The 1997 Anti-Bribery Convention captured worldwide attention as the first global instrument to fight corruption in cross-border business deals. Since its ratification by all 30 OECD countries and six non-members, it has made some real headway in the fight against corruption, with visible evidence that national governments and businesses have tightened up their own legislation and standards.
Today, in the 36 countries that have enacted anti-bribery laws based on the OECD Convention, bribing a foreign public official is a crime. In other words, a bribe by one of their multinationals to a public official in a developing country for a public works contract is a punishable offence. Indeed, it is in this targeting of the supply side of foreign bribery that the OECD Convention stands apart from other multilateral antibribery instruments.
The OECD Anti-Bribery Convention goes beyond ensuring that Parties outlaw foreign bribery. It ensures effective enforcement through systematic monitoring. OECD governments have mandated a special working group of experts to follow up on countries’ efforts to implement the Convention’s standards and monitor compliance. It meets five times a year at the OECD headquarters in Paris. The monitoring process is divided into two rigorous examination phases. Phase 1 involves a comprehensive assessment of the conformity of the country’s anti-bribery laws with the OECD Convention. Phase 2 involves several days of intensive meetings in the examined country with key players from government, business, trade unions and civil society to build a clear picture of how effective that country’s anti-foreign bribery laws are in practice.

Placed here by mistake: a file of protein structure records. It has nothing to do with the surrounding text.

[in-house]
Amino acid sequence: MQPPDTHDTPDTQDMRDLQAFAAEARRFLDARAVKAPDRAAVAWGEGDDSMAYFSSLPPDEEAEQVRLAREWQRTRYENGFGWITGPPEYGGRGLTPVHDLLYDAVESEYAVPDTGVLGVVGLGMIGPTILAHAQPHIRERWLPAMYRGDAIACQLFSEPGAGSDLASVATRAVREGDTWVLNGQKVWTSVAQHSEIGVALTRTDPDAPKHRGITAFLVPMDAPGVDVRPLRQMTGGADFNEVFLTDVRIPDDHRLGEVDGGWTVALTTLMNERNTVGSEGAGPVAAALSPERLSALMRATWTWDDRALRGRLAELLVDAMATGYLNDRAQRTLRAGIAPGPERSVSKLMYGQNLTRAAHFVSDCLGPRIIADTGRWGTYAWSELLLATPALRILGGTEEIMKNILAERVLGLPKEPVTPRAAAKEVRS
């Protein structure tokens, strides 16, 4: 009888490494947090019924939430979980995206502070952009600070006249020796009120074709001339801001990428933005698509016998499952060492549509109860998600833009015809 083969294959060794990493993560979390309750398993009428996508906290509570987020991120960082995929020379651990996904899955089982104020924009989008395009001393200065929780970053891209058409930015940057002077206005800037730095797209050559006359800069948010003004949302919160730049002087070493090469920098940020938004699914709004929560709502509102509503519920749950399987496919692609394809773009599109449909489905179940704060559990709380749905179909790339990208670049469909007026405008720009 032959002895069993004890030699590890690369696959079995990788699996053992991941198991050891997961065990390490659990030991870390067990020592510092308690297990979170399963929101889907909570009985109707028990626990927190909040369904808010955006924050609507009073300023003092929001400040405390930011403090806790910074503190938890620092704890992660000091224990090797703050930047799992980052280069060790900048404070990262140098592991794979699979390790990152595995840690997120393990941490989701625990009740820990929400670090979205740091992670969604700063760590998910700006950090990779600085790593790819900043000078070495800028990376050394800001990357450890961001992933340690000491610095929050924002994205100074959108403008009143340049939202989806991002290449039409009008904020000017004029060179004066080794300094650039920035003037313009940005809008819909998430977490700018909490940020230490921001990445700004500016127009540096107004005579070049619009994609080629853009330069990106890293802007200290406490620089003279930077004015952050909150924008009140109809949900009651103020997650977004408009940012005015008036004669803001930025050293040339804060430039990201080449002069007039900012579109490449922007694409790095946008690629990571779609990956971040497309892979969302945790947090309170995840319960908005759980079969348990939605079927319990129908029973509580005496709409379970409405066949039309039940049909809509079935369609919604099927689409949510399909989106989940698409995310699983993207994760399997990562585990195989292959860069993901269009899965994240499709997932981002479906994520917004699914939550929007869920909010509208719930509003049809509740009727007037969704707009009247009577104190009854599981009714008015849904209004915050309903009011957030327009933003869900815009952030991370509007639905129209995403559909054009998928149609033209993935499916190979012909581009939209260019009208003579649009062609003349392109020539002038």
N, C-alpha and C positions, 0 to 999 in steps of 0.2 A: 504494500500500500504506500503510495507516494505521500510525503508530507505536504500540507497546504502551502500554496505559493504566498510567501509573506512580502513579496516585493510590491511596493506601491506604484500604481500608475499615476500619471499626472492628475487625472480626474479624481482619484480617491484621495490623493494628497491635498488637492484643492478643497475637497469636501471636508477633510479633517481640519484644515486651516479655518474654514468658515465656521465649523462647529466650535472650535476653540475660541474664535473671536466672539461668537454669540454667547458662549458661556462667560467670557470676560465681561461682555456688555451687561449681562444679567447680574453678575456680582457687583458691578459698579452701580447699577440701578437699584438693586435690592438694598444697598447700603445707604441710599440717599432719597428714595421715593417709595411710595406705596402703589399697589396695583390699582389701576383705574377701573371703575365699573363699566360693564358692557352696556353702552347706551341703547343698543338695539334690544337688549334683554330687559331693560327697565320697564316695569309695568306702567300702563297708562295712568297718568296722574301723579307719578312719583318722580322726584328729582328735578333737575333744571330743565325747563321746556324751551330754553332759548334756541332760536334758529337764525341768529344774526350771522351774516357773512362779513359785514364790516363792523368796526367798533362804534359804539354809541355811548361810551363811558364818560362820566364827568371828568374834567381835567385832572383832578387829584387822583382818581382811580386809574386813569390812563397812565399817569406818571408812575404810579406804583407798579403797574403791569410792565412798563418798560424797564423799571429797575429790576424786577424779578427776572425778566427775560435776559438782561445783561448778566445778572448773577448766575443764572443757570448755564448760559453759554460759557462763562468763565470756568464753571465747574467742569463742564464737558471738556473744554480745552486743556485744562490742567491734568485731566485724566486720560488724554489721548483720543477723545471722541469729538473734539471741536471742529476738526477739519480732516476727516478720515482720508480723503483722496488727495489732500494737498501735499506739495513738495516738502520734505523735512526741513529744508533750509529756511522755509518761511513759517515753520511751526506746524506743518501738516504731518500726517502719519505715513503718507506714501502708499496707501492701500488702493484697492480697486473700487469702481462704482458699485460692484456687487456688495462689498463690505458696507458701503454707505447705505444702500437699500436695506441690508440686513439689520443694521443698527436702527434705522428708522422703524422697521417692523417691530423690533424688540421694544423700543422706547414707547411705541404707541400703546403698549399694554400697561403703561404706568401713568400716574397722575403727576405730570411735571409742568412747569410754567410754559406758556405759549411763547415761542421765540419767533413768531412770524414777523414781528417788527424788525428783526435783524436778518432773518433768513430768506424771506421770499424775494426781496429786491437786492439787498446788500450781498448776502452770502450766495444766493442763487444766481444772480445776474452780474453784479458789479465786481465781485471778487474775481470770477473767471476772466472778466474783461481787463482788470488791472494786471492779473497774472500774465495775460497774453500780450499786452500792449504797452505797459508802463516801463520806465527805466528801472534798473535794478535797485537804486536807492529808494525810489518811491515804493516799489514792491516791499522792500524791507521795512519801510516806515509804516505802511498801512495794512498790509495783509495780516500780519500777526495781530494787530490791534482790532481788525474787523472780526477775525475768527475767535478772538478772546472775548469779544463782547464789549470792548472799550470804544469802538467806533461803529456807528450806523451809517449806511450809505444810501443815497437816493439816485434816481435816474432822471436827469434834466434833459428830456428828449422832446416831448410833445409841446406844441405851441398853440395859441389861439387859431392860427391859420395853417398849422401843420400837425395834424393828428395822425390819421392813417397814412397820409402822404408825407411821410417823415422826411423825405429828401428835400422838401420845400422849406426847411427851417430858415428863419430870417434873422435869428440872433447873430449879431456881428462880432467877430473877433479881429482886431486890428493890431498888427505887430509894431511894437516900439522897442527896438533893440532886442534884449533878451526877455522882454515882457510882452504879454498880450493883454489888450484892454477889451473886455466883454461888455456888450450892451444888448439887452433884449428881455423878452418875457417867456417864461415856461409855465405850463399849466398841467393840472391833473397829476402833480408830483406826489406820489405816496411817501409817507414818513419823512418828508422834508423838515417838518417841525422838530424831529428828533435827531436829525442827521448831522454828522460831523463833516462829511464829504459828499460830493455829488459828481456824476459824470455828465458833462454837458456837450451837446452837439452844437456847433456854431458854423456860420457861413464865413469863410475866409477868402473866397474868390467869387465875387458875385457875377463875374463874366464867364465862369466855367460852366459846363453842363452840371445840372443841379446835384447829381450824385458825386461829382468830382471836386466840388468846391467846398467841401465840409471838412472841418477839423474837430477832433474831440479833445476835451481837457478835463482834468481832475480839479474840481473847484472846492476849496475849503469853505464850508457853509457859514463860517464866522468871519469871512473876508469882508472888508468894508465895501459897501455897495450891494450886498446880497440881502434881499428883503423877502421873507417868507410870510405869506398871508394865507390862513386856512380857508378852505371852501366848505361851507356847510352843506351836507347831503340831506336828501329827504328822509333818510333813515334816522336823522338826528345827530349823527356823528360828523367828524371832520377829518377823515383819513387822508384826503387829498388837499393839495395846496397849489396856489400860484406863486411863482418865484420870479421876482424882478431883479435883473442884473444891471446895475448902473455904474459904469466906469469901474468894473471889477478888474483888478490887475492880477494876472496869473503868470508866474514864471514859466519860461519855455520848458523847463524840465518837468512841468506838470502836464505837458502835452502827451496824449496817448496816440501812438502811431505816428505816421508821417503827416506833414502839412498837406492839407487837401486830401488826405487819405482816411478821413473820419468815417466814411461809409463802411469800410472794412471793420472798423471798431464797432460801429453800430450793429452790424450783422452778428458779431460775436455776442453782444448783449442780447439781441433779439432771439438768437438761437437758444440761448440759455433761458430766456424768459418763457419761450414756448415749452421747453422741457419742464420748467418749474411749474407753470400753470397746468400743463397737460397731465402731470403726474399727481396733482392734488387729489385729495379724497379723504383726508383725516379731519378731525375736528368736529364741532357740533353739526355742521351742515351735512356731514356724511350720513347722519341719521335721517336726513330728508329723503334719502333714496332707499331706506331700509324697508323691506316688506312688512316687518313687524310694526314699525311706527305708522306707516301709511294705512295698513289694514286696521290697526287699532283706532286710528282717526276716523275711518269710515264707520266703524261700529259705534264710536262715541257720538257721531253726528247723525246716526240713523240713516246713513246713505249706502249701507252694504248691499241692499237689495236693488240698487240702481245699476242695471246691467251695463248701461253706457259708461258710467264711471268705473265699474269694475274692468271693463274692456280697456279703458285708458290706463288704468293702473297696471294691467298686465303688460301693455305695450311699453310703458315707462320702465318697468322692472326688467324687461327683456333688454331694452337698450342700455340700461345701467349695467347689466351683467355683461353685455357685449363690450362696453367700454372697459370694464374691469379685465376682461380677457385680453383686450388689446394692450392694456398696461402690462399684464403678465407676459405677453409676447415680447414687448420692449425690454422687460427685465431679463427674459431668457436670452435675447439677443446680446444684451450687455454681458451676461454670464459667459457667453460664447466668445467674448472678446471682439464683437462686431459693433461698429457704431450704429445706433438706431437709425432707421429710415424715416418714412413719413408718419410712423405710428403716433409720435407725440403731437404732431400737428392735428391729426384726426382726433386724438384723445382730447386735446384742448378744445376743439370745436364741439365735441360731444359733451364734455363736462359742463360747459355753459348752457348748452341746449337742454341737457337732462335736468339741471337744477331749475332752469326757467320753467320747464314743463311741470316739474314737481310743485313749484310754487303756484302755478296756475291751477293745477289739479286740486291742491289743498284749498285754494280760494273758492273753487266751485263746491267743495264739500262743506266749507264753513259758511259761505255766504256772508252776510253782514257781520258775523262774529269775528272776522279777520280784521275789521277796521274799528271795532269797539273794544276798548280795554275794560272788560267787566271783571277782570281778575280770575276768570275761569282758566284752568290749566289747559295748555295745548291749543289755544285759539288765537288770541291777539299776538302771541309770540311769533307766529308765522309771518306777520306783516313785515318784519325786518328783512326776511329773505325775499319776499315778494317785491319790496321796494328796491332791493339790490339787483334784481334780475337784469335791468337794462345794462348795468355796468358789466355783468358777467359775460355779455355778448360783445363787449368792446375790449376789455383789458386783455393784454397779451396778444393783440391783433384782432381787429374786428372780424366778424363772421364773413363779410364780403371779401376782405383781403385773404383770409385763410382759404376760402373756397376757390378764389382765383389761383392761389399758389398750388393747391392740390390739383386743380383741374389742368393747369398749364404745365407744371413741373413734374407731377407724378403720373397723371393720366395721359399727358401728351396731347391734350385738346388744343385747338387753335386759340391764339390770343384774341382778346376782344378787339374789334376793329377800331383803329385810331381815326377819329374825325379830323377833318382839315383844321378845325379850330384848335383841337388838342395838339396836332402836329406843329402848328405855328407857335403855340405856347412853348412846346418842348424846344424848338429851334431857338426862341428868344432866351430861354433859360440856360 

As of start 2005, Phase 1 was all but complete, with one remaining country to be examined. Fifteen countries, including the G7, have completed Phase 2, with the remainder to be completed by 2007.
The Phase 1 and Phase 2 reports are made publicly available on the OECD’s Internet site at www.oecd.org/bribery.
The Recommendations of the Working Group on Bribery as well as the country reports are a powerful impetus for change. Several countries have amended their legislation following the Recommendations of the Working Group (e.g. Iceland, Japan, Slovak Republic, Hungary, Sweden, Bulgaria and Switzerland). This is evidence that the OECD Convention works.
The fight against corruption is not just about formal review, and public consultation and dialogue is vital to its success. The latest such event, the Global Forum on Governance: Fighting Corruption and Promoting Integrity in Public Procurement, which was jointly sponsored with the French Ministry of the Economy, Finance and Industry, took place at the end of November (see website).
The OECD Anti-Bribery Convention has laid the foundation for the global fight against foreign bribery, and it provides the framework for a united stand against corruption by the international community. The Convention is not just about morals and ethics in clean business practices. By promoting high standards, the Convention has contributed to levelling the competitive playing field for companies dealing across borders. This is an important achievement, which will be built on as more strategically important countries join the Convention and as the OECD work programme reaches out to more countries around the world.
Yes, the OECD convention against bribery works. Corruption might never fully go away, but it can be pushed back, and certainly no longer condoned as some kind of inevitable side-effect of globalisation.
Implementing the OECD Anti-Bribery Convention reports
OECD (2000), No Longer Business as Usual: Fighting Bribery and Corruption, Paris, October, ISBN 9264176608.
©OECD Observer No 246/247, December 2004-January 2005